BILLECK: I’ve had the benefit of watching Patrik Laine every day for the past two and a bit years. He dropped 36 goals in his rookie season and then finished runner-up to Alex Ovechkin. He can score goals. Everyone knows that. He’s transformed the Winnipeg Jets power play into one of the best in the league. His unit is lethal and teams are forced to choose between Laine at the top of the circle and Mark Scheifele in the slot. Team’s don’t often choose right because there’s no right option. Pick your poison, but know they both kill.

Laine is elite. There’s no question. But when you’re building a team around a player, outside of Ovechkin, you’re going to choose a center. Whether it’s Sidney Crosby, Connor McDavid, Patrice Bergeron or someone else, the spine of a team is important and having an elite, franchise center is a must for any team vying for a Stanley Cup. So the choice here is Auston Matthews, despite all the danger Laine brings.

Matthews is the better 5v5 player. He’s the better defender. He’s the better two-way player. And he scores in a similar fashion. Laine is an incredible talent, don’t get me wrong, but Matthews just does more at this point in his career. If Laine turns into Ovi later on, my opinion could change. But Matthews is the more complete package at the moment.

Pre-game coverage begins with a special on-site edition of NHL Live at 6 p.m. ET, hosted by Kathryn Tappen alongside analysts Keith Jones and Jeremy Roenick, and NHL insider Bob McKenzie from True North Square outside of Bell MTS Place in Winnipeg, Manitoba. Pre-game coverage will feature an interview between Roenick and Laine, as well as interviews with Matthews and John Tavares.

Mike ‘Doc’ Emrick travels to Manitoba to call his first game in Winnipeg since Dec. 29, 1995, when he served as the New Jersey Devils play-by-play commentator. The Jets defeated the Devils, 5-3, courtesy of a five-goal third period which began with a power-play goal from then-Jets forward and Emrick’s current broadcast partner Eddie Olczyk. Olczyk played parts of five seasons with the Jets (1990-93 and 1994-96), as well parts of four seasons with the Toronto Maple Leafs (1987-91).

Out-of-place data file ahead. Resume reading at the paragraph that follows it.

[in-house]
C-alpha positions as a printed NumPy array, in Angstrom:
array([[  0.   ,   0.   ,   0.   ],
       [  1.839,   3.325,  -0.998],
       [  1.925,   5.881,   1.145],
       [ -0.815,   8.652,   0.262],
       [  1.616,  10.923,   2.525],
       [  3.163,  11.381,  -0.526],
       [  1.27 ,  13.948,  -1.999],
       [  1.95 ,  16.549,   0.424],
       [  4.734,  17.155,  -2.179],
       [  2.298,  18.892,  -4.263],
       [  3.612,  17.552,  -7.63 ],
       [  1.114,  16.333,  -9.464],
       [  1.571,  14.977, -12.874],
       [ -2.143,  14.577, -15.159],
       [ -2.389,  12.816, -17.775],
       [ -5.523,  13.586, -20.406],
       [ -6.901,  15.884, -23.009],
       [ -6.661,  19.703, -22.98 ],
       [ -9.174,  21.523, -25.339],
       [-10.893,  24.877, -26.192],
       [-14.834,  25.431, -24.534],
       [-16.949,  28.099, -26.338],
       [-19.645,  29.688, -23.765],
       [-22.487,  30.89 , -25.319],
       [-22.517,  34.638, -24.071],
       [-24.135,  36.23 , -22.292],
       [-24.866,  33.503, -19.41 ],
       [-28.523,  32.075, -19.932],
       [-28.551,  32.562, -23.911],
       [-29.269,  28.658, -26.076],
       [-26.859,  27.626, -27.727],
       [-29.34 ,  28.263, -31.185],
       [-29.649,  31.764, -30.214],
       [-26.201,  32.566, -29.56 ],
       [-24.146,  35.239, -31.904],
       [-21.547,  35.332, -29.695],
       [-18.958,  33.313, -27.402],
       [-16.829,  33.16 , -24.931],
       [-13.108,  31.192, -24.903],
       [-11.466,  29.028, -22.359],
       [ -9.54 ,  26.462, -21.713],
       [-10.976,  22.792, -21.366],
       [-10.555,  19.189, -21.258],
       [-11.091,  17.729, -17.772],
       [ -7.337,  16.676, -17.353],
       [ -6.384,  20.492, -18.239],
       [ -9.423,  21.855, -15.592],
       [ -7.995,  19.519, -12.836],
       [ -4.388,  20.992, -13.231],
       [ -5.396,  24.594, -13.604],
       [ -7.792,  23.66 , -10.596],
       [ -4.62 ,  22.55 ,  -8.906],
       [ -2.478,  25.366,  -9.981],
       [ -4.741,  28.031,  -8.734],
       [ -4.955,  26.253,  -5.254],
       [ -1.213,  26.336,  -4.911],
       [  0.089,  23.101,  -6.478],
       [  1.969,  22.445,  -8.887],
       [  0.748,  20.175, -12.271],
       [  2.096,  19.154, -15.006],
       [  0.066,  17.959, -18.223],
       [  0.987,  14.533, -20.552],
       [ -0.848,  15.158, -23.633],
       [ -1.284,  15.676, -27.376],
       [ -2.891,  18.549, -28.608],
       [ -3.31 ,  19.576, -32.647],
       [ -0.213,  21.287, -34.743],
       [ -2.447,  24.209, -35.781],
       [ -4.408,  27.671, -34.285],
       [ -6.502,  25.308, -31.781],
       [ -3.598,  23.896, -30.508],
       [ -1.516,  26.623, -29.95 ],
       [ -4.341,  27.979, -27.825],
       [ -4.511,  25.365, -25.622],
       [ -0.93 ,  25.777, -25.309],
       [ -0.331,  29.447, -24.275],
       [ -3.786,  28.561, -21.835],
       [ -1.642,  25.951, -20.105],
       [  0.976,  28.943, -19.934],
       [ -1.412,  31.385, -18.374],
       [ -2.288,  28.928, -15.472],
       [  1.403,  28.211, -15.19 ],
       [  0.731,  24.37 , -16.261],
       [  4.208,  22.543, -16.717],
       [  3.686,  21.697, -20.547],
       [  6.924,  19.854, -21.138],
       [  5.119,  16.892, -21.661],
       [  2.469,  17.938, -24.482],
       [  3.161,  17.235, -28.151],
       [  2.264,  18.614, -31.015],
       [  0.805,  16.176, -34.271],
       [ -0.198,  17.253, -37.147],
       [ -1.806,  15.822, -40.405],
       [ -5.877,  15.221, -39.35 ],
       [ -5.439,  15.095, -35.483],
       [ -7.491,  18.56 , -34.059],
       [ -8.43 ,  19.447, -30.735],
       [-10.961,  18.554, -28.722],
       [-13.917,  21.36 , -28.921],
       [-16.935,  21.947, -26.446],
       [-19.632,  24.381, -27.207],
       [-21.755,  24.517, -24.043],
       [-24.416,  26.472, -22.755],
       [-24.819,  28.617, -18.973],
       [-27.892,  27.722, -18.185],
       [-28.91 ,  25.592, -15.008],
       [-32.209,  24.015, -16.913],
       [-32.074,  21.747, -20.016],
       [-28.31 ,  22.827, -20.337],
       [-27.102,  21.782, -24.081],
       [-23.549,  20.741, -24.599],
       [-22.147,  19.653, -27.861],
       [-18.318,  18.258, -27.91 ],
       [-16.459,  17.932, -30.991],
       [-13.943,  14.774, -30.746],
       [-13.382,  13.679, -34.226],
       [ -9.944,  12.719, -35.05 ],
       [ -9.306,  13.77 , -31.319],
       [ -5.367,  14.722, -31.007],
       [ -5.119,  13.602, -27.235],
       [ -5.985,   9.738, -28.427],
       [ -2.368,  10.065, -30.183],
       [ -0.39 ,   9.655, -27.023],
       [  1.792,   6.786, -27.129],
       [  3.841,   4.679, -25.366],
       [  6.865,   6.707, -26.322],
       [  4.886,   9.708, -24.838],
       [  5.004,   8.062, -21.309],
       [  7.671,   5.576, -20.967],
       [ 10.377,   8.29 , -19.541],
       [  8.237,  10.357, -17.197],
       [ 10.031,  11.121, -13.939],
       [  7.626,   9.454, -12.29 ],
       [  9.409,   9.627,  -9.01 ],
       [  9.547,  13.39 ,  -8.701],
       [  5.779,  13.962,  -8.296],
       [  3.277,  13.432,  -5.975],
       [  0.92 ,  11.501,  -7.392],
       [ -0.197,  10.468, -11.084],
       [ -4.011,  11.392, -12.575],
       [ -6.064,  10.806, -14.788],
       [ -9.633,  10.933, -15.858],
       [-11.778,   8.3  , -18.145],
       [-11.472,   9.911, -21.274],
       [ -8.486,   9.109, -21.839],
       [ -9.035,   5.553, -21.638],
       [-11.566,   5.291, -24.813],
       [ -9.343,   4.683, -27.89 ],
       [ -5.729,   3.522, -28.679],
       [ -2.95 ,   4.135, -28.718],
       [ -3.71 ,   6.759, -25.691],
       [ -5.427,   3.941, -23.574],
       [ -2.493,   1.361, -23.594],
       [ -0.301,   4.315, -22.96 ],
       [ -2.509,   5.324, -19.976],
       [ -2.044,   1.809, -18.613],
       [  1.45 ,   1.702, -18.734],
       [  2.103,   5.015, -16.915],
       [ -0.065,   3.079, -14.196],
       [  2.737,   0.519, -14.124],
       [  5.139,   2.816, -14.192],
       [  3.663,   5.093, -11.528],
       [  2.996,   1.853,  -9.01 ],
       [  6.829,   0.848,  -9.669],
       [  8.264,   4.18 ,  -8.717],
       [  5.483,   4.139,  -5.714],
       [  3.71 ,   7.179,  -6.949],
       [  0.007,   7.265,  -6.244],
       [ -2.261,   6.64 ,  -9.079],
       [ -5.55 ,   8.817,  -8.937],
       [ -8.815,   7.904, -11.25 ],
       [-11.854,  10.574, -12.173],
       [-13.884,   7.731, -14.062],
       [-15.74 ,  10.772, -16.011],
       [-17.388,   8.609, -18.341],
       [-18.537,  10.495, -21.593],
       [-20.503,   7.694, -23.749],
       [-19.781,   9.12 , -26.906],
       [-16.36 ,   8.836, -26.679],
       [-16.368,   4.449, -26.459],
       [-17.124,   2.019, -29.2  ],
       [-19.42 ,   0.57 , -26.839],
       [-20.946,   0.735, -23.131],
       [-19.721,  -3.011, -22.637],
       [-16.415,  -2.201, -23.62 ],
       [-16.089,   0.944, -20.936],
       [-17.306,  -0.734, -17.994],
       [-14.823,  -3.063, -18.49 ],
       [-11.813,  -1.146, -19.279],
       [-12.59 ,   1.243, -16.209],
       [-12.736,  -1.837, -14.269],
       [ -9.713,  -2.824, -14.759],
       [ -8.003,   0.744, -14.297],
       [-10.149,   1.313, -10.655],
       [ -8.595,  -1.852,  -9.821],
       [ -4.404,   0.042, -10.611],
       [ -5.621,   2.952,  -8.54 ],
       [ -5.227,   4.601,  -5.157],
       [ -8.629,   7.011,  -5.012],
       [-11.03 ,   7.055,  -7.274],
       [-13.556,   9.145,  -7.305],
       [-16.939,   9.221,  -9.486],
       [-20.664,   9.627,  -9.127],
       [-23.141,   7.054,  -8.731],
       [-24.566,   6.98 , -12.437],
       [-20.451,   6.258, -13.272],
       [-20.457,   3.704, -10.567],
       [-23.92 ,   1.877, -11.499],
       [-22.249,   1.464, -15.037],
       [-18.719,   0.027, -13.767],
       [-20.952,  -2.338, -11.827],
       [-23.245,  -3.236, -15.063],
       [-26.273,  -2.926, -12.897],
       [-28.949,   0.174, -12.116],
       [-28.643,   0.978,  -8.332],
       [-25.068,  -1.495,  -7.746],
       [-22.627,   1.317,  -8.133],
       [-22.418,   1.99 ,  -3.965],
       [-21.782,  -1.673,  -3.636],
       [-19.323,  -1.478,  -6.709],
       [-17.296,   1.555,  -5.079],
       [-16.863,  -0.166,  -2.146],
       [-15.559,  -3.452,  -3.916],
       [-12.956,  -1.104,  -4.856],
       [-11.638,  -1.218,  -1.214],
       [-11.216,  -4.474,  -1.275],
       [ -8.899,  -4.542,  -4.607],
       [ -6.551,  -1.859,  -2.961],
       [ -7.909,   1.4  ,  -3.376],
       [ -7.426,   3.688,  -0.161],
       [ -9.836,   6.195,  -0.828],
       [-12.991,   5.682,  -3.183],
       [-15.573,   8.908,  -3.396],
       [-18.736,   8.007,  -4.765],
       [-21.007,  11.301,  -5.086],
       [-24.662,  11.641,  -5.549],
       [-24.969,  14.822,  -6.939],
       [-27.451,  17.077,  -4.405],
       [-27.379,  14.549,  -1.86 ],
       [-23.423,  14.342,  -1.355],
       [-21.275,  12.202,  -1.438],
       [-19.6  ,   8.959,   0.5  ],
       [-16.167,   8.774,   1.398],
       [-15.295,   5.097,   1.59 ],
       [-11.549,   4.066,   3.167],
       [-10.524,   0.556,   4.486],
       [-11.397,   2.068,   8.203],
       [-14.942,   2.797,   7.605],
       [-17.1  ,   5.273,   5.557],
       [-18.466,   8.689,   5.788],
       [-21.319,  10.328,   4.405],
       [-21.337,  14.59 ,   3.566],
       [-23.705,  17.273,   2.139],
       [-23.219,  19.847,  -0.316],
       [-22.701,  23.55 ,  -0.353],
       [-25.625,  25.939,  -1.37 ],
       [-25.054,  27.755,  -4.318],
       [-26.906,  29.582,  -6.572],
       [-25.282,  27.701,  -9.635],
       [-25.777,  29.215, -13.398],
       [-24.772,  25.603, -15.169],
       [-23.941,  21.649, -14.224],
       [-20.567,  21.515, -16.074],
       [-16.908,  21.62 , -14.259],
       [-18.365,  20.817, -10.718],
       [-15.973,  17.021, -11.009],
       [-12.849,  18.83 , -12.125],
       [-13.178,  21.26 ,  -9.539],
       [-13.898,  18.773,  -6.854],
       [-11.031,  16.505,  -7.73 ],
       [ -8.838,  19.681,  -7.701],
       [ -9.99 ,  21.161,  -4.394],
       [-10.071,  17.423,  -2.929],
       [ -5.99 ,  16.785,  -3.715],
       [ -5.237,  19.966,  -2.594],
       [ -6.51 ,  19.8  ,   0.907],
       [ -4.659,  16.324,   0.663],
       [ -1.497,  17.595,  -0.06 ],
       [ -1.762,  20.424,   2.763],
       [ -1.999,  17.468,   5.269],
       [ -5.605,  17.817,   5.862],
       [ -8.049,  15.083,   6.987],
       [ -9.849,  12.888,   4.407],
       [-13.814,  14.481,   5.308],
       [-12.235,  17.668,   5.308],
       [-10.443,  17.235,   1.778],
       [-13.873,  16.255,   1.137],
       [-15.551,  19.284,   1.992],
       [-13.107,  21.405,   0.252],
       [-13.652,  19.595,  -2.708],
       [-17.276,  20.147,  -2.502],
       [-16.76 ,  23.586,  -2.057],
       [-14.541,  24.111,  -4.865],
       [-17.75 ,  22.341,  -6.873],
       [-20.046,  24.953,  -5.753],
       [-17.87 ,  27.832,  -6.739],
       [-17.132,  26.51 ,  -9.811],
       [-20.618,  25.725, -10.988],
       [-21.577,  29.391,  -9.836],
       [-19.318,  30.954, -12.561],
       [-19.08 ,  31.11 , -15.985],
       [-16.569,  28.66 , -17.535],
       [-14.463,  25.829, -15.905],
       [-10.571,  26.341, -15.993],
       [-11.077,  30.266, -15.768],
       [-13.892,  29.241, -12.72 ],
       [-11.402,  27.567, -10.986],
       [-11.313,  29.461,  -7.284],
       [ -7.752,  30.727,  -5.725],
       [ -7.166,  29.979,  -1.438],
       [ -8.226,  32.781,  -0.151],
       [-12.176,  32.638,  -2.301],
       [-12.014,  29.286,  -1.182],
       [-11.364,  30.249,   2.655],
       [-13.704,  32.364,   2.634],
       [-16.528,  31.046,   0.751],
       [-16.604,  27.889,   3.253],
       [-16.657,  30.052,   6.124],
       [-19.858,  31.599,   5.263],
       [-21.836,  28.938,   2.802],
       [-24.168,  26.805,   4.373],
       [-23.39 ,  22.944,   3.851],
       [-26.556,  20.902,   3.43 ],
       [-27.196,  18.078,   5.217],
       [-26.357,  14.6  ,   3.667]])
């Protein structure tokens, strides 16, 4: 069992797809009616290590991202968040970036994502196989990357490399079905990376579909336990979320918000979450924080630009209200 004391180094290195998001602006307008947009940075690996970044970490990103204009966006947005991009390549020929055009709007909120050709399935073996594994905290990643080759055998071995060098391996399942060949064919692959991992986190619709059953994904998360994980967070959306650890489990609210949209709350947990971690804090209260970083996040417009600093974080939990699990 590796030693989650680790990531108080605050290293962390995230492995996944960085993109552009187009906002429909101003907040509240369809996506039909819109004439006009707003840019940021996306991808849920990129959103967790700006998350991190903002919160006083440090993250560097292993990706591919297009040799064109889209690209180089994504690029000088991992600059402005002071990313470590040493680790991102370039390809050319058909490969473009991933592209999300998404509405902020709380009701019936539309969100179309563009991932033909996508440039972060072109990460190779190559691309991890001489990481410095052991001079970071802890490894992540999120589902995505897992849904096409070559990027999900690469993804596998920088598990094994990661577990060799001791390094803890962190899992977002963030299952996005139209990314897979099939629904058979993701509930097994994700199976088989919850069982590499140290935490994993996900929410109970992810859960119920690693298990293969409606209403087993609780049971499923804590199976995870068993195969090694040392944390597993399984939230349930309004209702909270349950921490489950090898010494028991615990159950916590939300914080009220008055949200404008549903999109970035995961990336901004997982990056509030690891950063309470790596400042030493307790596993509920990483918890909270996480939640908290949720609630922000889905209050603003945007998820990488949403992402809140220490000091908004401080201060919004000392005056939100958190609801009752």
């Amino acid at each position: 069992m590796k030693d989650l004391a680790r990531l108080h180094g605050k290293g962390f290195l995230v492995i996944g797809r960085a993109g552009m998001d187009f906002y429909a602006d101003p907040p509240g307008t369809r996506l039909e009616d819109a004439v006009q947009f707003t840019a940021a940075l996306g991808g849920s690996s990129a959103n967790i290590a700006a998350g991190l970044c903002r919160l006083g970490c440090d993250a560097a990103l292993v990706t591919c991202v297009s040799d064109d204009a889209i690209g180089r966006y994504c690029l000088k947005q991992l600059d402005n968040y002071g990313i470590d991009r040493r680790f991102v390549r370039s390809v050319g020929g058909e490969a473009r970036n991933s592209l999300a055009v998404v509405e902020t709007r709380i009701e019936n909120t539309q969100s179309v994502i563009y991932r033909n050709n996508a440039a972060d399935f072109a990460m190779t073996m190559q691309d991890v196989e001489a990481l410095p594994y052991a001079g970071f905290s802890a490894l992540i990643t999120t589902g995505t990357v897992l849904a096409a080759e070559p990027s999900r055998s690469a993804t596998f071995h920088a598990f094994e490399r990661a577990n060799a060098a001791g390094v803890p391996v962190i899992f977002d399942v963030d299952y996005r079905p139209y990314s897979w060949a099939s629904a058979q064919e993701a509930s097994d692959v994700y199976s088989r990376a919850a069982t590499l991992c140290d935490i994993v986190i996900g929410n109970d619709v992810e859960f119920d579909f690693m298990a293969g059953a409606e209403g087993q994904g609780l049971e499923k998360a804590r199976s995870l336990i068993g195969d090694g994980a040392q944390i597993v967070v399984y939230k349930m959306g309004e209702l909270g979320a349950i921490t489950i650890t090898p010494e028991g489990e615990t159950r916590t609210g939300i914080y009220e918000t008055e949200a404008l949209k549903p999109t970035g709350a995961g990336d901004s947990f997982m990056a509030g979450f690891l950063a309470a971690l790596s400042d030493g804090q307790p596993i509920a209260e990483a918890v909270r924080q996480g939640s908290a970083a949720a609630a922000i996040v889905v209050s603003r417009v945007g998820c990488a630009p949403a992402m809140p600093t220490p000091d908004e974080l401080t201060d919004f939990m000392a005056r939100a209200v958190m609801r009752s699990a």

In the second game of the Wednesday Night Hockey doubleheader, the Tampa Bay Lightning visit the Colorado Avalanche at 9:30 p.m. ET. You can watch that game online and on the NBC Sports App by clicking here.

Bruins built Stanley Cup contender by doing everything well

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Leading up to Game 1 of the Stanley Cup Final (Monday, 8 p.m. ET, NBC), Pro Hockey Talk will be looking at every aspect of the matchup between the Boston Bruins and St. Louis Blues.

If there’s a central theme to how both the Bruins and Blues build themselves into 2019 Stanley Cup Finalists, it’s that you don’t need to tank to build a great team. That’s the comforting part for the NHL’s other 29 teams, not to mention the one soon to sprout up in Seattle.